I just watched this hilarious 3-minute video (below) by Brene Brown about blaming. Brene Brown, Ph.D. is a research professor and author who specializes in the social science of "vulnerability." She has done some really fantastic work in that field, and a lot of that work has some subtle but powerful links with anxiety.
This particular video offers some insight into blaming. According to Dr. Brown, we generally blame when we are in pain or angry. We blame because it gives us some semblance of control over that uncomfortable or frustrating situation. However, the unfortunate thing about blaming is that it has what Dr. Brown calls an inverse relationship with accountability - when we blame others, we miss the opportunity to see what role we had in the situation and what we might do to change it.
And it's that relationship that I think has a real connection with anxiety. Anxiety is, by definition, a very stressful, uncomfortable situation. When we feel anxious, we tend to blame. Think about it. Maybe you are anxious standing in line at the grocery so you blame the person in front of you for taking too long. Maybe you are stressed about a work deadline so you blame a coworker or become short tempered with your family. Or maybe you're having a panicky day and are afraid to be home alone, so when your husband calls to say he needs to stay an hour late at work you feel as if he's just said something utterly and unforgivably wrong. (Been there, just ask my poor husband who was on the receiving end of that particular blame game.) Panic and anxiety are uncomfortable. In some ways, it's not surprising that we start to blame others for that discomfort.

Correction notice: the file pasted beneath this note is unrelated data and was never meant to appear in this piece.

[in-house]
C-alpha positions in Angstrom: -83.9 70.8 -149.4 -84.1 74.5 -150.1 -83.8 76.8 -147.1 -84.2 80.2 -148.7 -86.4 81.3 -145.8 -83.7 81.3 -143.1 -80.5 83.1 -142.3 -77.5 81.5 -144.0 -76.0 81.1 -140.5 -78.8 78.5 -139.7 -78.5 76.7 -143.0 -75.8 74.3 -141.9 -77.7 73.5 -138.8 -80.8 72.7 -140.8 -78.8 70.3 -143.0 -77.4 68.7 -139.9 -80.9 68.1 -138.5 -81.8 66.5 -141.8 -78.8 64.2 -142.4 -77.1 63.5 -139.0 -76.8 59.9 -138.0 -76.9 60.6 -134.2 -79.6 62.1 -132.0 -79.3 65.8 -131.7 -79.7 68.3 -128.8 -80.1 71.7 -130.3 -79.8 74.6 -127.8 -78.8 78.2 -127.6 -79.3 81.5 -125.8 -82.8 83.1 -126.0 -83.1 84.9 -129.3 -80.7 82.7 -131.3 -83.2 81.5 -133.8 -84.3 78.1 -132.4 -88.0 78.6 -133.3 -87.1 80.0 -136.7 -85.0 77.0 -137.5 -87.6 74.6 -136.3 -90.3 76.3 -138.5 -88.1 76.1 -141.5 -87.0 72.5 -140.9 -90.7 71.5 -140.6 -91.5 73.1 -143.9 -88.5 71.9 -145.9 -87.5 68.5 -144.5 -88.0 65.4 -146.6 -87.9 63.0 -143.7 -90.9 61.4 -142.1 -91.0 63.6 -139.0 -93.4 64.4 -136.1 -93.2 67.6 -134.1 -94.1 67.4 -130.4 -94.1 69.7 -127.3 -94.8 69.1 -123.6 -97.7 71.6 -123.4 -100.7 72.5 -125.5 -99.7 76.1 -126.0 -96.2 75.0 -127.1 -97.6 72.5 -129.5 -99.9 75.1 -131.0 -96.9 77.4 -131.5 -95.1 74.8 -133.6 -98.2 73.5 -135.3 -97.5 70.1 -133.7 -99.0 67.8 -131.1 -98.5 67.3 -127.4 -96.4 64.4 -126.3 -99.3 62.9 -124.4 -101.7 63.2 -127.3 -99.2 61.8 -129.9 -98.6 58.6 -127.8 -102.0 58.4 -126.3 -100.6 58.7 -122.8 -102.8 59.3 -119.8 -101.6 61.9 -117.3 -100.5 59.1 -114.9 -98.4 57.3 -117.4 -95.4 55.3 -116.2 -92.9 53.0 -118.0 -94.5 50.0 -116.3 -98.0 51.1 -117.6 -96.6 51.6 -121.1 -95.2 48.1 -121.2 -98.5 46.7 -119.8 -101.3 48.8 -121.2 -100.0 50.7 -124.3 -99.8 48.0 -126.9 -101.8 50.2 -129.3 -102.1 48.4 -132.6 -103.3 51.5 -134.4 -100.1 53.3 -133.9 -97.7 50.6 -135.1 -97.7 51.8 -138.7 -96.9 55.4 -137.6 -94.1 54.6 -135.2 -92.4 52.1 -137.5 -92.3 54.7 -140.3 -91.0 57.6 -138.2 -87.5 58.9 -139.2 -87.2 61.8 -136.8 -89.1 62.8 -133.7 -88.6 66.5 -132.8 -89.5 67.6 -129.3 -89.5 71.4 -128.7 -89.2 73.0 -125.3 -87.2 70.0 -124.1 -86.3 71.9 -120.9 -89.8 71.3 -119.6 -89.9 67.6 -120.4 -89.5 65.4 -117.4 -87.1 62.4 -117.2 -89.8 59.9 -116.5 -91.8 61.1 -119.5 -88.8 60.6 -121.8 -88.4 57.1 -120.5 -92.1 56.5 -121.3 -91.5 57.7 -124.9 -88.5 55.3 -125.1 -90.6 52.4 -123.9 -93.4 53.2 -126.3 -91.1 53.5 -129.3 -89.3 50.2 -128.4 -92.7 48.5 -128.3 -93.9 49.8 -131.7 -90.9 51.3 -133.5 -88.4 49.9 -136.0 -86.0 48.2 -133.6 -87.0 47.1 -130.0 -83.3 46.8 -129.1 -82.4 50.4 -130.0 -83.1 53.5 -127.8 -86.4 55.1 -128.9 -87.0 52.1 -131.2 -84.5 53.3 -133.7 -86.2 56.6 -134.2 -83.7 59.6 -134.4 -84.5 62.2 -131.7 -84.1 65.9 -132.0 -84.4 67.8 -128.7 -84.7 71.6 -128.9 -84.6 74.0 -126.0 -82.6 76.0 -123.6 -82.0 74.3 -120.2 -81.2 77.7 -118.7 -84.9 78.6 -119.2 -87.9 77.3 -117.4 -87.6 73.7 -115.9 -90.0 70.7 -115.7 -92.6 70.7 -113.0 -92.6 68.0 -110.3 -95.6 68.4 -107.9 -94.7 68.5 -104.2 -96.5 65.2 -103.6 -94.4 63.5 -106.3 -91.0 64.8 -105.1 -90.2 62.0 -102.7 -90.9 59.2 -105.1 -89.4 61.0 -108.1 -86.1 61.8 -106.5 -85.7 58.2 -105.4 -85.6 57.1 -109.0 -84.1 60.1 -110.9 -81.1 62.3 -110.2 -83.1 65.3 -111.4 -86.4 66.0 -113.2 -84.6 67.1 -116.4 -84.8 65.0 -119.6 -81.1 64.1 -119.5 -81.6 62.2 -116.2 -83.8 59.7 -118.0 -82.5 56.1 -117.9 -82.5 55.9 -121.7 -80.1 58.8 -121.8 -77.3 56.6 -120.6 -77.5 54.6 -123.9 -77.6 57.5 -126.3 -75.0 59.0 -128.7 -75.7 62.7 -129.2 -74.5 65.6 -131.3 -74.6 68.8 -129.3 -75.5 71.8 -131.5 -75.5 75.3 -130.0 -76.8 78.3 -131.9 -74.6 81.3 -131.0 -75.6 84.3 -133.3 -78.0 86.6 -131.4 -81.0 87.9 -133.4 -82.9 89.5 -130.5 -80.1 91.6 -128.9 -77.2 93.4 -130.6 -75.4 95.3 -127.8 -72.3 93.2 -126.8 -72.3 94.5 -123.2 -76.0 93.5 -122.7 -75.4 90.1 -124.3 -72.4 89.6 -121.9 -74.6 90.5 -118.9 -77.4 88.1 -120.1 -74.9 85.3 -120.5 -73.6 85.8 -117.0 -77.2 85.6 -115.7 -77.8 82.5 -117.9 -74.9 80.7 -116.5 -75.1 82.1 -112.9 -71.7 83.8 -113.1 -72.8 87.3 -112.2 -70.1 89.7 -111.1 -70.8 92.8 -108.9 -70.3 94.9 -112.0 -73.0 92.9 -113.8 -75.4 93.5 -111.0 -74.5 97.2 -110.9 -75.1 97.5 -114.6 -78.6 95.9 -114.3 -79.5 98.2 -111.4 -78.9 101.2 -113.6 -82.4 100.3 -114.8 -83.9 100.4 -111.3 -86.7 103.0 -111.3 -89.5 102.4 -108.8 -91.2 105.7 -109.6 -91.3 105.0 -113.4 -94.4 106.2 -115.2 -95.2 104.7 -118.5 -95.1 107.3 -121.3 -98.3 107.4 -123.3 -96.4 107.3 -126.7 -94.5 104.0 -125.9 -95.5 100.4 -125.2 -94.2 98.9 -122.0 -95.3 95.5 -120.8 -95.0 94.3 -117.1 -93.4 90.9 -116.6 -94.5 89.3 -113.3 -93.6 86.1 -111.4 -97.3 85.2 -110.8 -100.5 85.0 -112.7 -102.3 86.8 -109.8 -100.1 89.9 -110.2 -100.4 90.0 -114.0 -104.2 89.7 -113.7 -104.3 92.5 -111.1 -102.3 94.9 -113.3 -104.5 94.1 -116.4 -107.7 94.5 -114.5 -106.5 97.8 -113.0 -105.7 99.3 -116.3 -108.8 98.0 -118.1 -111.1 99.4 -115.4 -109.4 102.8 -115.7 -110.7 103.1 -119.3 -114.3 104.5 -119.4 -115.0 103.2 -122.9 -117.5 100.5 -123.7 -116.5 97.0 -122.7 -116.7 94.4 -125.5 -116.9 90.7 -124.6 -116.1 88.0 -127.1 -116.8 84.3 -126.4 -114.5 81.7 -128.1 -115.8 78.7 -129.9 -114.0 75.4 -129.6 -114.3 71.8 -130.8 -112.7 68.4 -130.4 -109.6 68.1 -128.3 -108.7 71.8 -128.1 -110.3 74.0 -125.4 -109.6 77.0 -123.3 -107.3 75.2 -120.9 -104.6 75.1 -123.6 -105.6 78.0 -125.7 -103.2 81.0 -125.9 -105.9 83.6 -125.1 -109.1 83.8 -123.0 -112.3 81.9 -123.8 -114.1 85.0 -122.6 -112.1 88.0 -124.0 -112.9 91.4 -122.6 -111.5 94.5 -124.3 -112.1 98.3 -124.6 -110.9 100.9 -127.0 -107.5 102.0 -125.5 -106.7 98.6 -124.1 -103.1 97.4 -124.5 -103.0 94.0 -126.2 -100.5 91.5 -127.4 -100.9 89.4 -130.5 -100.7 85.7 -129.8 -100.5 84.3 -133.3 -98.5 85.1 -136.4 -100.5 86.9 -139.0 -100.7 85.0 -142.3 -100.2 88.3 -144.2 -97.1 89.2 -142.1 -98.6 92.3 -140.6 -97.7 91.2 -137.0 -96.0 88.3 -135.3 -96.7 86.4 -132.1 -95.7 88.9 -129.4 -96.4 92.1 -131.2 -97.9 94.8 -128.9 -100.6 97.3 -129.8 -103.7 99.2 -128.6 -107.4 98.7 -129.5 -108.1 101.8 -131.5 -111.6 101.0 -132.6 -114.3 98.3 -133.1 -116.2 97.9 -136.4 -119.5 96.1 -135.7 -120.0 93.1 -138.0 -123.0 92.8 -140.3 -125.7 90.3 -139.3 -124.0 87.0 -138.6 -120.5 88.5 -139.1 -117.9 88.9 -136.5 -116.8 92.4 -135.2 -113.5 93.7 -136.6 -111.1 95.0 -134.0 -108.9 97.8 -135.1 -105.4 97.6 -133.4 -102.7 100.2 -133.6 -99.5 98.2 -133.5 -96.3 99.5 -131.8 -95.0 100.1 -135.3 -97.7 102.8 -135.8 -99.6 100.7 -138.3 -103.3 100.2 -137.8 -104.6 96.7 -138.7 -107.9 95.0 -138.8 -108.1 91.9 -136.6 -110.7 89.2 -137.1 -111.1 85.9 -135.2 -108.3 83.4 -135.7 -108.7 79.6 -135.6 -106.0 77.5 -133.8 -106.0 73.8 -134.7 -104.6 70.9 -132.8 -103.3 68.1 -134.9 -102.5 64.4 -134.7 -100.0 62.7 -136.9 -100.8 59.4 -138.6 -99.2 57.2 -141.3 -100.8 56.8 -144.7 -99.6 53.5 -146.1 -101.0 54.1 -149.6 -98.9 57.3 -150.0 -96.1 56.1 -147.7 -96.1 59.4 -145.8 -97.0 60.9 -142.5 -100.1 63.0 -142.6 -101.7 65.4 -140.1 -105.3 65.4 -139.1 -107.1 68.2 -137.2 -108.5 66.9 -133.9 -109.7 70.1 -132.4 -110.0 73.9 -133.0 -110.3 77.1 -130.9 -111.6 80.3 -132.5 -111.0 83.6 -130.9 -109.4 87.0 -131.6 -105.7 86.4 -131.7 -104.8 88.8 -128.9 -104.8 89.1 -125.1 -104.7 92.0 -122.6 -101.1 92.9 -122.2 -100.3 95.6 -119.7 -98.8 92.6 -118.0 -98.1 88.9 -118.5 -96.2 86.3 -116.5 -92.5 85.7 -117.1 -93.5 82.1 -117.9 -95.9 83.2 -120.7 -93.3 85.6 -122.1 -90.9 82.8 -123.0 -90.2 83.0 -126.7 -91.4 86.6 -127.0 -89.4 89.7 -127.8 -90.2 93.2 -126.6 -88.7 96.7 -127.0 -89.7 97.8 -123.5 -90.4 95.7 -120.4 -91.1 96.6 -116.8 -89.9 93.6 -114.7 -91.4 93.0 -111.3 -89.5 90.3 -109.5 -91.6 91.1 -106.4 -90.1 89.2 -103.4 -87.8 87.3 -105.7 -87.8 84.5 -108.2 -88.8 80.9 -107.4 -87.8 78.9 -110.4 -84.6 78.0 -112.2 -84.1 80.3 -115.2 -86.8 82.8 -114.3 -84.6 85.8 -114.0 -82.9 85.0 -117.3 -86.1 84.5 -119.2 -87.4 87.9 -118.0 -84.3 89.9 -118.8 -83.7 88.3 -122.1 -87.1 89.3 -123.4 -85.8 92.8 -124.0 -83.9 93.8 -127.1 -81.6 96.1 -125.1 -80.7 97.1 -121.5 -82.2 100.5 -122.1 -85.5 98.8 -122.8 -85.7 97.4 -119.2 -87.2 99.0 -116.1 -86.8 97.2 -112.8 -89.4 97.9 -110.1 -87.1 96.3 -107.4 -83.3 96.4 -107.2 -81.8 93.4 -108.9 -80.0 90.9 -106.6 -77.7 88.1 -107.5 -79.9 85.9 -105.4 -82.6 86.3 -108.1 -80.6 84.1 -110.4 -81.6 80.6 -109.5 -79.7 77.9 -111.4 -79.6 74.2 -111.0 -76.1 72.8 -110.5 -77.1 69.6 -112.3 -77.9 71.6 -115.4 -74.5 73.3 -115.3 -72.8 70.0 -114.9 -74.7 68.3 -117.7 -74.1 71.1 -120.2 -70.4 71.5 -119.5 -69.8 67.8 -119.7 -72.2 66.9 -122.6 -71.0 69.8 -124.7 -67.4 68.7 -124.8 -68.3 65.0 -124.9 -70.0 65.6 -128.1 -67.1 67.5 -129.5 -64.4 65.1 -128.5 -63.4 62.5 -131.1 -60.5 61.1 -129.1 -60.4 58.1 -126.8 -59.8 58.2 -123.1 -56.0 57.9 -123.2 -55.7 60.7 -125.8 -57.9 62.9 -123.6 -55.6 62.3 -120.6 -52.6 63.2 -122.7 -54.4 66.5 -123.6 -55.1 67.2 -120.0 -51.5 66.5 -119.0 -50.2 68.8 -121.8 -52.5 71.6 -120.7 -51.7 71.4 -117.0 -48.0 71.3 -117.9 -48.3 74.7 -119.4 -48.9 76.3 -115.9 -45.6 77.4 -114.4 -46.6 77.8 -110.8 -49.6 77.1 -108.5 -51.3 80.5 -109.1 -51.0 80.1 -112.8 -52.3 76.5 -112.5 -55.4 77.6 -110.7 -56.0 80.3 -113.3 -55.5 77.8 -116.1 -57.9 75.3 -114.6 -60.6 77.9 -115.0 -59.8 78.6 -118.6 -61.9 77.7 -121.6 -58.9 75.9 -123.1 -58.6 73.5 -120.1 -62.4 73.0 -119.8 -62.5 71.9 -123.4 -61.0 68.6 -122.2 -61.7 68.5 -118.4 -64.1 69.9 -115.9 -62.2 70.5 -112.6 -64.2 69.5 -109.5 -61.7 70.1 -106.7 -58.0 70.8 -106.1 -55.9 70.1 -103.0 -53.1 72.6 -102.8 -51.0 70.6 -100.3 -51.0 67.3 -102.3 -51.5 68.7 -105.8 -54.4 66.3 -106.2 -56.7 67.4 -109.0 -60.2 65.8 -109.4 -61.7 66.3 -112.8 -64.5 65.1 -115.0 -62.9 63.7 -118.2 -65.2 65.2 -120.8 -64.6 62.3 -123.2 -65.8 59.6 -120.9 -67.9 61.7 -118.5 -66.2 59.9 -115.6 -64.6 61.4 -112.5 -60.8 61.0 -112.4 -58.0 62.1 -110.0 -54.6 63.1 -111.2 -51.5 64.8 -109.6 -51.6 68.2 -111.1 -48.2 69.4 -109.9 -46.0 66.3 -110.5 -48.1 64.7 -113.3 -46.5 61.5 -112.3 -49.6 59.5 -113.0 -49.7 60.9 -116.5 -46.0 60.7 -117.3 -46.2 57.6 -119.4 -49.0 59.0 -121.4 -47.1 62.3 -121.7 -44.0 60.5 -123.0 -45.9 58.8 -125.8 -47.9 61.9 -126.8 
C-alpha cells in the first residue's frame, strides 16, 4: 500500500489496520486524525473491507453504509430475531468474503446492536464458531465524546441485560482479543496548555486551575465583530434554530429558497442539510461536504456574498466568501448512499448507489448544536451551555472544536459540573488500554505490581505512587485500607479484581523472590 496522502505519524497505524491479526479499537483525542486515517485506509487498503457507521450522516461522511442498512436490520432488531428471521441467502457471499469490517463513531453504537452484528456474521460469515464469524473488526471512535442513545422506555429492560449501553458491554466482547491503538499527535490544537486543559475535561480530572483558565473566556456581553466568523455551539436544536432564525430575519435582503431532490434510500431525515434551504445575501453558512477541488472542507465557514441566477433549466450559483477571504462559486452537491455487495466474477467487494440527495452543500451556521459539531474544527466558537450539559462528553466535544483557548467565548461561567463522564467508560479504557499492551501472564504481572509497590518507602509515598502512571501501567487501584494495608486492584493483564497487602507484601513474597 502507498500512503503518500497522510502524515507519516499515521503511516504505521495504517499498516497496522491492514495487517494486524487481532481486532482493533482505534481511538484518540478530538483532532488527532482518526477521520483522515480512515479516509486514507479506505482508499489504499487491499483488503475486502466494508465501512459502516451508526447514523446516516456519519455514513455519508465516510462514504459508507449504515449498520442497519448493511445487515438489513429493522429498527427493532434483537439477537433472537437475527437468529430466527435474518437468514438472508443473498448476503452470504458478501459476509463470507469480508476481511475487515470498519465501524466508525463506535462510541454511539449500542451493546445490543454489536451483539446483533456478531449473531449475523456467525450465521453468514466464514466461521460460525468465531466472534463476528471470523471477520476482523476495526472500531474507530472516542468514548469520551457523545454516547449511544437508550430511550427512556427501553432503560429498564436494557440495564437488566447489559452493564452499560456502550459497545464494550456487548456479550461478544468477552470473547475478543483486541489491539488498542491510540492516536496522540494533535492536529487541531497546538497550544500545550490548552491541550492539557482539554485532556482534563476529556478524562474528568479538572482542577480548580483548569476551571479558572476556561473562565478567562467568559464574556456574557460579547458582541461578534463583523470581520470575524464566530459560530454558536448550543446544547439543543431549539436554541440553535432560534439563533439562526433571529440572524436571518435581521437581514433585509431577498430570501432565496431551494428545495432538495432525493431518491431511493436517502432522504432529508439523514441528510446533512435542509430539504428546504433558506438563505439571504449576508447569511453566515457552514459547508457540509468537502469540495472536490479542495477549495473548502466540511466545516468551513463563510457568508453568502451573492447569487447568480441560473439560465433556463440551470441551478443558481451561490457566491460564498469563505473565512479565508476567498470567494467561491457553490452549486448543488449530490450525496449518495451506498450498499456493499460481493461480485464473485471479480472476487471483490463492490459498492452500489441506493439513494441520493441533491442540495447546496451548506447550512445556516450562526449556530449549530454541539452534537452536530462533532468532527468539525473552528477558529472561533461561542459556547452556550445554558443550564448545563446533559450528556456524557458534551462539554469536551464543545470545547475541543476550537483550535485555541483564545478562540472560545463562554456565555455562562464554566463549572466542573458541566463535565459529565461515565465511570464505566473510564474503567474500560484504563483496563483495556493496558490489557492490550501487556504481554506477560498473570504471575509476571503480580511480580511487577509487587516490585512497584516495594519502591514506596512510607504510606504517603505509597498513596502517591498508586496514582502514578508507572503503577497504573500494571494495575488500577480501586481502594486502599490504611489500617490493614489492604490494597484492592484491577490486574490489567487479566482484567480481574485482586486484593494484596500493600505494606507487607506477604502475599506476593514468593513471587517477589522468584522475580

However, as Dr. Brown highlights, when we blame, we miss an opportunity to be accountable and to learn from the situation. Instead of blaming my husband and becoming angry with him for his boss asking him to stay at work an hour longer, I could have reflected on why I was so uncomfortable being home alone. Or instead of becoming angry with the coupon-wielding person in front of you in the grocery line, perhaps ask yourself why you are in a rush or why you are uncomfortable waiting an extra 60 seconds. Check out this hilarious short video by Brene Brown and start paying attention to when and why you blame, and how that might be related to anxiety.
P.S. If you like Brene Brown as much as I do, check out this other piece I've written about her TED Talk called "The Power of Vulnerability."